This excellent post from Dr Jocelyn Lowinger appeared this morning. What I like about it is that it challenges the usual way we think about happiness.
Happiness and how to get it
Happiness, and how to get it, certainly seems to be on our minds.
Millions and millions of words have been written about how to be happy and how to find happiness. Books, blogs, websites, apps, memes, tweets…
Psychologists, doctors, counsellors, coaches, researchers, philosophers, religions of all varieties all have something to say about happiness.
We have a whole happiness industry – but is it working?
Certainly feelings of happiness and positive emotion are essential for feelings of wellbeing. Depression and related mental health disorders are common, around 1 in 6 of us will experience depression at some stage of our lives.* So there does seem to be an urgent need to boost happiness.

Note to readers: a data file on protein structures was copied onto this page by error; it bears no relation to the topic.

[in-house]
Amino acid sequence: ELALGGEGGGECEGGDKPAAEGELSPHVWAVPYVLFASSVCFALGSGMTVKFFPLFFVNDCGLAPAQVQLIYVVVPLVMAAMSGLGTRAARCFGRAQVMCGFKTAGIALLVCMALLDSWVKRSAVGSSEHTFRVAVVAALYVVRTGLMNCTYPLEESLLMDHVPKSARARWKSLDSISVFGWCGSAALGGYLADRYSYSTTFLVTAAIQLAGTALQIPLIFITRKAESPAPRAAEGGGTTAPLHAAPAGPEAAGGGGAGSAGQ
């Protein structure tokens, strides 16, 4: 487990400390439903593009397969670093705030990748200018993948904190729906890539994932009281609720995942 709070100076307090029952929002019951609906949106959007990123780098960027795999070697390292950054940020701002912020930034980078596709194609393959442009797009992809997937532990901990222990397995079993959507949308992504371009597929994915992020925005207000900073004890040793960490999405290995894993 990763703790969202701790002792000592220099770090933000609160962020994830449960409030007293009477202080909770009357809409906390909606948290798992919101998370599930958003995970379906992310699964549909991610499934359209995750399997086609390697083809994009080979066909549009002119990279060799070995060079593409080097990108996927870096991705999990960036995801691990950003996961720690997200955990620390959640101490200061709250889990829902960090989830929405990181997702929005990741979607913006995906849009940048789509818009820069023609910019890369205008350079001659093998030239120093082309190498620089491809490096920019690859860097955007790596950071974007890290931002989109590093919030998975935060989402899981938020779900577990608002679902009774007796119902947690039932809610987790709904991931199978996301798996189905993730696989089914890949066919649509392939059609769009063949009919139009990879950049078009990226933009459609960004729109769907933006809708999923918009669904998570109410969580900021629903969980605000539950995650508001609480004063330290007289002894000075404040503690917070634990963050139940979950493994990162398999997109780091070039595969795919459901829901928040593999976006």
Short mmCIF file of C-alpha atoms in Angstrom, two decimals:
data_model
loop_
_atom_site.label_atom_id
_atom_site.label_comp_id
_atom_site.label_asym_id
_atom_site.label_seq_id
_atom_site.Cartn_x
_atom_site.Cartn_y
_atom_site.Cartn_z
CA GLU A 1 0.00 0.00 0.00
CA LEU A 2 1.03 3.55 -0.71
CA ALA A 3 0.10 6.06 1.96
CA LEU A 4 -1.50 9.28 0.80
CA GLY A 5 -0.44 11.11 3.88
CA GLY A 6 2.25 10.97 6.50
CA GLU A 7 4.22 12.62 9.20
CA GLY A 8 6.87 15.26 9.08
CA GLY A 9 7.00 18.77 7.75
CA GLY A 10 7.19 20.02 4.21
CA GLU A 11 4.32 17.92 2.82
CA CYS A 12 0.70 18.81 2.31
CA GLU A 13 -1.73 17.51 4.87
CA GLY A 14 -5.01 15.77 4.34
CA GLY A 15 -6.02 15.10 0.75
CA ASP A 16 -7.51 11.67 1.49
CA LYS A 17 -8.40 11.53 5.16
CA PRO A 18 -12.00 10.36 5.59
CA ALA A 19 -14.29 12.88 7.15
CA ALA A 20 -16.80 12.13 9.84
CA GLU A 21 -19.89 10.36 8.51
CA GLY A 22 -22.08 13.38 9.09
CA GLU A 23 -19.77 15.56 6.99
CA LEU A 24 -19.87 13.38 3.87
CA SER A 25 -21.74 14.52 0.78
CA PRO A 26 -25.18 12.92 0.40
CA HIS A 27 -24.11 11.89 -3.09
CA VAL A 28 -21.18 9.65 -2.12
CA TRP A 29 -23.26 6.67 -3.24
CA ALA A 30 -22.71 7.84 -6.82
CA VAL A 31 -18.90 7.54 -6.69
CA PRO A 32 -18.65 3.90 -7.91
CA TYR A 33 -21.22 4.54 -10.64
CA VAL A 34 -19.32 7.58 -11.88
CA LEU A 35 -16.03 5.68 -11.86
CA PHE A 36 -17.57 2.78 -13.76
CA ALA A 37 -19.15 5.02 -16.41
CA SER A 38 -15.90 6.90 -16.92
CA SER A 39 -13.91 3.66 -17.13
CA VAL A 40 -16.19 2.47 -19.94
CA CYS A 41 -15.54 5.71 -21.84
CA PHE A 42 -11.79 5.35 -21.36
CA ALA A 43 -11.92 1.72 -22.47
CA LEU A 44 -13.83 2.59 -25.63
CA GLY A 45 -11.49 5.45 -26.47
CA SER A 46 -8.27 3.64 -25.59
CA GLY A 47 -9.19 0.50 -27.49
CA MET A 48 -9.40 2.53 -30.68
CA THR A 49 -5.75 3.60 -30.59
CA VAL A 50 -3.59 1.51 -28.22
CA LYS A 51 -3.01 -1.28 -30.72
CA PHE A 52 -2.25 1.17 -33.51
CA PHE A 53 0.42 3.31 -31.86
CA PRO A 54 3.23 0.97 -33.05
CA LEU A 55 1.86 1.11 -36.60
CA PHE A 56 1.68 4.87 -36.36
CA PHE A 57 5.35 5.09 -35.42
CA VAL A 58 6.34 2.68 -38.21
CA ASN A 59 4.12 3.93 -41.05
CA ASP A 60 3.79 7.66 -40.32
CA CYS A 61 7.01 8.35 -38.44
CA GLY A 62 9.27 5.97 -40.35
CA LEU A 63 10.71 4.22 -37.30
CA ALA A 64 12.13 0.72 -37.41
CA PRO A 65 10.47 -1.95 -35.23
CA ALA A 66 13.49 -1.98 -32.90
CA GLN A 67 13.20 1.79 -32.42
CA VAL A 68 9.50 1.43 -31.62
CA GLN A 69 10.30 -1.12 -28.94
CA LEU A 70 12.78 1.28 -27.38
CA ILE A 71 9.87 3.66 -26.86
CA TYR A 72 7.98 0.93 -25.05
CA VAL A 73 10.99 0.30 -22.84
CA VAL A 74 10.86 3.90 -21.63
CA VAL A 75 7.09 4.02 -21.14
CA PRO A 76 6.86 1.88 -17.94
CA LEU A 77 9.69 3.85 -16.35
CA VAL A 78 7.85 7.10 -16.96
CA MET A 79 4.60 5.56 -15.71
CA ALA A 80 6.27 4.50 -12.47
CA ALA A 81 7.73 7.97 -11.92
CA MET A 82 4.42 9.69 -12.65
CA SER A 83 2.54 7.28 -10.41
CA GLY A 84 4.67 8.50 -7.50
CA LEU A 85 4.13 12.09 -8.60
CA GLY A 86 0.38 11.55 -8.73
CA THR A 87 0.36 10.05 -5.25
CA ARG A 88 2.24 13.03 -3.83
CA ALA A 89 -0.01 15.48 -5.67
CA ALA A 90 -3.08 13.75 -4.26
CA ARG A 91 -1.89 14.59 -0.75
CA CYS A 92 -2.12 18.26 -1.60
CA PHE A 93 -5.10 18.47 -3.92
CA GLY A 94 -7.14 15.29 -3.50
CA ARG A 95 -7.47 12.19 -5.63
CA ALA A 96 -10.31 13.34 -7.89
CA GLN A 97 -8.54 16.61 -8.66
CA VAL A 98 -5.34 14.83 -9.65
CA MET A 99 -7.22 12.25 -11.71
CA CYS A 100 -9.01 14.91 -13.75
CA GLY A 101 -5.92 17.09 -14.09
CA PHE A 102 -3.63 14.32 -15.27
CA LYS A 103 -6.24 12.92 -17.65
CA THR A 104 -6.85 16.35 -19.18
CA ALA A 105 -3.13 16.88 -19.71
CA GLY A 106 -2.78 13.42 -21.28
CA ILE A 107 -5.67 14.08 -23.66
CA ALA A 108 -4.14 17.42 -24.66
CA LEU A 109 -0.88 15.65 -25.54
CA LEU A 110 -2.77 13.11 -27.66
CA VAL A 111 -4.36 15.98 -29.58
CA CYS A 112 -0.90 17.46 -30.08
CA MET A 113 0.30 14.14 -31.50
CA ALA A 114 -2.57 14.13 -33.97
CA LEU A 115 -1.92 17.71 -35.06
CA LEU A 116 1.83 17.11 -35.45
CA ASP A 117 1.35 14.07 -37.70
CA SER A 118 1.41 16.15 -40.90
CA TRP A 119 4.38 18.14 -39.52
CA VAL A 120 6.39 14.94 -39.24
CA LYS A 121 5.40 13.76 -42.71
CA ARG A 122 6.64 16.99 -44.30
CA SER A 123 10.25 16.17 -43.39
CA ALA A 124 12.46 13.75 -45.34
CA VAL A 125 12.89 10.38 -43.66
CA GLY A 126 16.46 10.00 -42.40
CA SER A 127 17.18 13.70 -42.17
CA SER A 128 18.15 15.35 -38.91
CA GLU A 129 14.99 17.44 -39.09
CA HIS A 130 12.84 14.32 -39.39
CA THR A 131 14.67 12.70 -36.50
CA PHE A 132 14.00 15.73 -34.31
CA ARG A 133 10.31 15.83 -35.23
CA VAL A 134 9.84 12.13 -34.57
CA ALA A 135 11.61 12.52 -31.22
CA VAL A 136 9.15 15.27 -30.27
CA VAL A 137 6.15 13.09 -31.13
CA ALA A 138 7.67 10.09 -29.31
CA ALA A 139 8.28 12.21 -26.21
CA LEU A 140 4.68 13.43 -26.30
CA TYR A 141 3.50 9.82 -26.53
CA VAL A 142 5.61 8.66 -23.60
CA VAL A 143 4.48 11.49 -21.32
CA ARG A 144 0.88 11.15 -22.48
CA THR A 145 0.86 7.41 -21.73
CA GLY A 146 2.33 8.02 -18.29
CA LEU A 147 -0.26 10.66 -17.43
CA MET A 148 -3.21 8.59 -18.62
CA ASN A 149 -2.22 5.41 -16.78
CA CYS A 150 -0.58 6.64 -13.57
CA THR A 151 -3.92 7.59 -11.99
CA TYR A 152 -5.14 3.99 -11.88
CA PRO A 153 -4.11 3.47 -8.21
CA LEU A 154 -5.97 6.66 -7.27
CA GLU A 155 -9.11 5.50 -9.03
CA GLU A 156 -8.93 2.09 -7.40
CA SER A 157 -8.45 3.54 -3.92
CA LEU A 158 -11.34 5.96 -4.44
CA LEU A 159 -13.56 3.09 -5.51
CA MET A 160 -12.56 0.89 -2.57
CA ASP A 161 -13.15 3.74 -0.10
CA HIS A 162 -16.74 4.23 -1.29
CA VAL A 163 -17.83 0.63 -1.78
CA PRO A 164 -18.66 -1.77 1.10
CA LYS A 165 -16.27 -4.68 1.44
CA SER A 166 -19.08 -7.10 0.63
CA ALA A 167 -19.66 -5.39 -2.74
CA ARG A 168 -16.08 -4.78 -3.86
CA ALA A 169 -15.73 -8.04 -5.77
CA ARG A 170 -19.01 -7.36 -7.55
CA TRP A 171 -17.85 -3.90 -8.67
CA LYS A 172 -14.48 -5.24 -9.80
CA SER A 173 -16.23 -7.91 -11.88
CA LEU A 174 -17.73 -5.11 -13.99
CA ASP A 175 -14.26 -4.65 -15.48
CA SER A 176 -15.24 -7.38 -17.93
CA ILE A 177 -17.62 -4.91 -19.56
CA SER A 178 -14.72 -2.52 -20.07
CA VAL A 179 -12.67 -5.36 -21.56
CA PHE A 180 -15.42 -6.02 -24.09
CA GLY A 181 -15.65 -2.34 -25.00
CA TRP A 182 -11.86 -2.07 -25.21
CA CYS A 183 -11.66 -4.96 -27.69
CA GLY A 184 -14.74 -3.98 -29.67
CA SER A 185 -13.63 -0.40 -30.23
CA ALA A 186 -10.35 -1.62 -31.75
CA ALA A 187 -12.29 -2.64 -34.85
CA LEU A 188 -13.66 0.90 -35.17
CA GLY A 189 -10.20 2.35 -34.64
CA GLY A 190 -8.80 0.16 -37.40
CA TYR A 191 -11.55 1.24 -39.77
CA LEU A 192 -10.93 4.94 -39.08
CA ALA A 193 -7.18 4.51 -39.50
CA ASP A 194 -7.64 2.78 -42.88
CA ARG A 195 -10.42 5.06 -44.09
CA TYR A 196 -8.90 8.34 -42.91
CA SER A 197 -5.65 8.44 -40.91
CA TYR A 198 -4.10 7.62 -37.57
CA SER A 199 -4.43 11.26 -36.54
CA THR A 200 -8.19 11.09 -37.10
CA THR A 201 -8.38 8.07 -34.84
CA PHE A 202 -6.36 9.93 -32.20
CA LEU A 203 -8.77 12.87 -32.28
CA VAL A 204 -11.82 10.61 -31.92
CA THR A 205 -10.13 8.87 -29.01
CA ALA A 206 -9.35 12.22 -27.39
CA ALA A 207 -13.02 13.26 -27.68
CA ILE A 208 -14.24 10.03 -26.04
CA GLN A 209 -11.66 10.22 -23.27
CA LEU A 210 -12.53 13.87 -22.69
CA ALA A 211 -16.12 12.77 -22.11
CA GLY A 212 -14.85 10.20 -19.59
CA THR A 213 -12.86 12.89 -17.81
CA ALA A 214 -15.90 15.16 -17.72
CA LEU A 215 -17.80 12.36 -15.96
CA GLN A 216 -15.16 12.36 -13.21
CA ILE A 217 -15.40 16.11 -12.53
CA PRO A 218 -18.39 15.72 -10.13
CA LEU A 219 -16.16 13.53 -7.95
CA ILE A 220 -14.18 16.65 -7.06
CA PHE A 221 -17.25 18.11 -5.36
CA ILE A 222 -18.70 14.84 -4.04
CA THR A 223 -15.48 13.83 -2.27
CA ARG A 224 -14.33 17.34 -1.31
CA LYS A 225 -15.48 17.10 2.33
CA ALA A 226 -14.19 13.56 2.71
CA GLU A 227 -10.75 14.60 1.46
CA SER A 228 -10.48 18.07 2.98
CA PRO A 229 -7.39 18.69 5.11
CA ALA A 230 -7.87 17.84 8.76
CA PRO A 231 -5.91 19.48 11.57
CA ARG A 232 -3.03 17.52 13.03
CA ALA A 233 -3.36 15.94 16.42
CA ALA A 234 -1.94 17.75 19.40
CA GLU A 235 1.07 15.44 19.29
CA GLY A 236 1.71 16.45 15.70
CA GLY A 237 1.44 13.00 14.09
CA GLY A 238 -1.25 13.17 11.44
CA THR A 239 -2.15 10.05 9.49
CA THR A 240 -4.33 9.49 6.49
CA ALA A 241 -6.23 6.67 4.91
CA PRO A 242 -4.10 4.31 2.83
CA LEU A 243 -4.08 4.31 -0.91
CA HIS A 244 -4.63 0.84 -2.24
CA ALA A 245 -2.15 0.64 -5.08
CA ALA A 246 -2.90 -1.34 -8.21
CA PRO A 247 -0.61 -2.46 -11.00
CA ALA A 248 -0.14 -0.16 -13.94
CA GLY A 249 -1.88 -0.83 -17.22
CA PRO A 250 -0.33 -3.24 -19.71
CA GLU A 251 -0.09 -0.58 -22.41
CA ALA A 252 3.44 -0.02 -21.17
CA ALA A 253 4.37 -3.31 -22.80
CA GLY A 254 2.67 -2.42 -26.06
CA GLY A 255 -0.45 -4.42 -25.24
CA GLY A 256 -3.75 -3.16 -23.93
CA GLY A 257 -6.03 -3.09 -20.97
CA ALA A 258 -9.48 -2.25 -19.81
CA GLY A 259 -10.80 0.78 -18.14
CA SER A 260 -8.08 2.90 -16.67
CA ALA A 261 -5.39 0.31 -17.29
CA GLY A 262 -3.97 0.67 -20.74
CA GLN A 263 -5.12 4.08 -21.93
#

But with depression rates so high, are all these millions of words and 10 steps to happiness lists having any effect at all? Perhaps pursuing happiness in itself is the wrong goal altogether?…
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